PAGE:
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Association between incidence risk of milk fever and lactation number, breed and season.

https://arctichealth.org/en/permalink/ahliterature64878
Source
Acta Vet Scand Suppl. 1993;89:141-2
Publication Type
Article
Date
1993
Author
E. Kusumanti
J F Agger
K. Jensen
Author Affiliation
Department of Animal Science and Animal Health, Royal Veterinary and Agricultural University, Frederiksberg C, Denmark.
Source
Acta Vet Scand Suppl. 1993;89:141-2
Date
1993
Language
English
Publication Type
Article
Keywords
Animals
Breeding
Cattle
Cattle Diseases - epidemiology
Denmark - epidemiology
Female
Incidence
Parity
Parturient Paresis - epidemiology
Pregnancy
Prospective Studies
Random Allocation
Risk factors
Seasons
PubMed ID
8237653 View in PubMed
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Displacement of the abomasum in the cow. Incidence, etiological factors and results of treatment.

https://arctichealth.org/en/permalink/ahliterature65954
Source
Nord Vet Med. 1979 Mar;31(3):106-13
Publication Type
Article
Date
Mar-1979
Author
S A Varden
Source
Nord Vet Med. 1979 Mar;31(3):106-13
Date
Mar-1979
Language
English
Publication Type
Article
Keywords
Abomasum
Age Factors
Animal Feed
Animals
Cattle
Cattle Diseases - epidemiology - etiology - surgery
Exertion
Female
Ketosis - epidemiology - veterinary
Norway
Parturient Paresis - epidemiology
Pregnancy
Seasons
Abstract
Fiftynine cases of abomasal displacement were registered during a 10 year period in a veterinary district in Norway with a dairy cow population of approx. 2500. Of these, 88% were left displacements and 12% right displacements. Ten per cent recovered spontaneously without subsequent relapse. Corrective surgery was performed on the remainder, and 92% of these recovered completely. Surgery was, in most cases, performed on the same day as the diagnosis of abomasal displacement was made. The displacements occurred at all times of the year: 86% of cases involved cows in third or subsequent lactation 95% were diagnosed within the period 4--64 days after calving, and 70% of the cows had been treated for other illness with disturbance of digestion during the week immediately prior to the demonstration of the displacement. In a further 25%, ketosis was diagnosed at the same time as the displacement. Etiology and pathogenesis are discussed.
PubMed ID
254885 View in PubMed
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Incidence of milk fever and ketosis in Norway.

https://arctichealth.org/en/permalink/ahliterature64879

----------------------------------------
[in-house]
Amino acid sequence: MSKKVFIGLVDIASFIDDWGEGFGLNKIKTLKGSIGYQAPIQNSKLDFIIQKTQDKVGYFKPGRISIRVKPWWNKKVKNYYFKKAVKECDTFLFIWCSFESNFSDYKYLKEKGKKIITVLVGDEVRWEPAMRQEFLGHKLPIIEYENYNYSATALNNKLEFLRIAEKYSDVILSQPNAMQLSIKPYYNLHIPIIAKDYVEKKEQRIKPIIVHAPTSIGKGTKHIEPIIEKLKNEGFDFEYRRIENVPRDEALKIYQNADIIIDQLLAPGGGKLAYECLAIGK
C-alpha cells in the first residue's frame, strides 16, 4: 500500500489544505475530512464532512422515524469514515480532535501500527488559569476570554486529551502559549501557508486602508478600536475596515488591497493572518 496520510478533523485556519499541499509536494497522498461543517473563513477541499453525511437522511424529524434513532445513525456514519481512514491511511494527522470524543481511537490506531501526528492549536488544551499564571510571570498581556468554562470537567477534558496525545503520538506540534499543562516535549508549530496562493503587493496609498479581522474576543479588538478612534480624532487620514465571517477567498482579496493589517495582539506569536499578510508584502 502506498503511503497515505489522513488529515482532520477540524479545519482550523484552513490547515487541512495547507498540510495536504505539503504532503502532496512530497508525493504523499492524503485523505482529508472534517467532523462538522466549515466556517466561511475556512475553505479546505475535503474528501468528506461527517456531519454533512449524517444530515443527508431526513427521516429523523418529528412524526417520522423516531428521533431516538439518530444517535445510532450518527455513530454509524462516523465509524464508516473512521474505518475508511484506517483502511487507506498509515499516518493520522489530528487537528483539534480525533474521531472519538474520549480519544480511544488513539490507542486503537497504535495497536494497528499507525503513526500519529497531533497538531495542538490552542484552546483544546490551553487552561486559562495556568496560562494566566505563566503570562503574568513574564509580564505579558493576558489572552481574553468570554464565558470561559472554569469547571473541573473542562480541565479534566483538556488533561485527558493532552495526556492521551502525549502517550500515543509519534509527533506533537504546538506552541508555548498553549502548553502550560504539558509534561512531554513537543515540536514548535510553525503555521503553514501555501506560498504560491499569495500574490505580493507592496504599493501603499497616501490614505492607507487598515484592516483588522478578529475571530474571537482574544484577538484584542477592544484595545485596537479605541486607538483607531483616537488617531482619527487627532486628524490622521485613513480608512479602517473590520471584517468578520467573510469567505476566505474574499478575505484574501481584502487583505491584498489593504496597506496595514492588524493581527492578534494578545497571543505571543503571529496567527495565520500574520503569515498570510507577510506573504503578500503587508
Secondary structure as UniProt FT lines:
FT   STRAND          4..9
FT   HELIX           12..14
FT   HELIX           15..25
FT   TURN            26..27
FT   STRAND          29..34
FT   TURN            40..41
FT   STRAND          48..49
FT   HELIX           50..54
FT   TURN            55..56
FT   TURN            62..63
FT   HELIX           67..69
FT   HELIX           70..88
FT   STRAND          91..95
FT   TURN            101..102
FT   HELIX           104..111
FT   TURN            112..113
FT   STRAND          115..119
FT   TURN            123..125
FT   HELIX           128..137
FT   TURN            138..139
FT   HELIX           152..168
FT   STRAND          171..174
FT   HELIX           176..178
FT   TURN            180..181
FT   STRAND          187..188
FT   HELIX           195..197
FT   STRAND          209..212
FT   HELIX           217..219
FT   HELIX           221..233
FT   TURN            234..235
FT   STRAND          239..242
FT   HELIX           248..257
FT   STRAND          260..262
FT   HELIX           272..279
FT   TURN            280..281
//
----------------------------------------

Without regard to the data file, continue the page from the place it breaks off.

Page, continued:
Source
Acta Vet Scand Suppl. 1993;89:139-40
Publication Type
Article
Date
1993
Author
S. Waage
Author Affiliation
National Veterinary Institute, Oslo, Norway.
Source
Acta Vet Scand Suppl. 1993;89:139-40
Date
1993
Language
English
Publication Type
Article
Keywords
Animals
Cattle
Cattle Diseases - epidemiology
Dairying
Female
Incidence
Ketosis - epidemiology - veterinary
Norway - epidemiology
Parturient Paresis - epidemiology
Pregnancy
PubMed ID
8237652 View in PubMed
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Mastitis, ketosis, and milk fever in 31 organic and 93 conventional Norwegian dairy herds.

https://arctichealth.org/en/permalink/ahliterature63740
Source
J Dairy Sci. 2001 Dec;84(12):2673-9
Publication Type
Article
Date
Dec-2001
Author
F. Hardeng
V L Edge
Author Affiliation
Department of Large Animal Clinical Sciences, Norwegian School of Veterinary Science, Oslo. froydis.hardeng@veths.no
Source
J Dairy Sci. 2001 Dec;84(12):2673-9
Date
Dec-2001
Language
English
Publication Type
Article
Keywords
Animal Husbandry - methods
Animals
Cattle - physiology
Cattle Diseases - epidemiology
Cell Count
Female
Incidence
Ketosis - epidemiology - veterinary
Lactation
Mastitis, Bovine - epidemiology
Milk - cytology - secretion
Norway
Odds Ratio
Parturient Paresis - epidemiology
Pregnancy
Research Support, Non-U.S. Gov't
Seasons
Abstract
The aim of this study was to investigate differences in disease incidence between organic and conventional herds. The study was based on data from the Norwegian Dairy Herd Recording, which includes the Norwegian Cattle Health Recording System. All herds certified for organic farming in 1994 with a herd size of more than five cow-years were included. Conventional herds were matched on size and region, and from these, three herds were randomly selected for each organic herd. This resulted in a study group of 31 organic and 93 conventional herds with data from 1994 through 1997. The study unit was the cow within a lactation. Factors influencing disease incidence were studied by means of a generalized linear model approach. Management system had a highly significant effect on disease incidence. Odds ratios for organic compared with conventional herds were as follows: mastitis, 0.38; ketosis, 0.33; and milk fever, 0.60. Other significant factors that emerged in modeling the three diseases were year and lactation category for mastitis; lactation category, maximum milk yield, and season for ketosis; and lactation category and milk yield for milk fever. There was no marked difference in milk somatic cell count (SCC) between organic and conventional herds. However, cows in organic herds had lower SCC in lactation two and greater counts in lactations six and higher.
PubMed ID
11814023 View in PubMed
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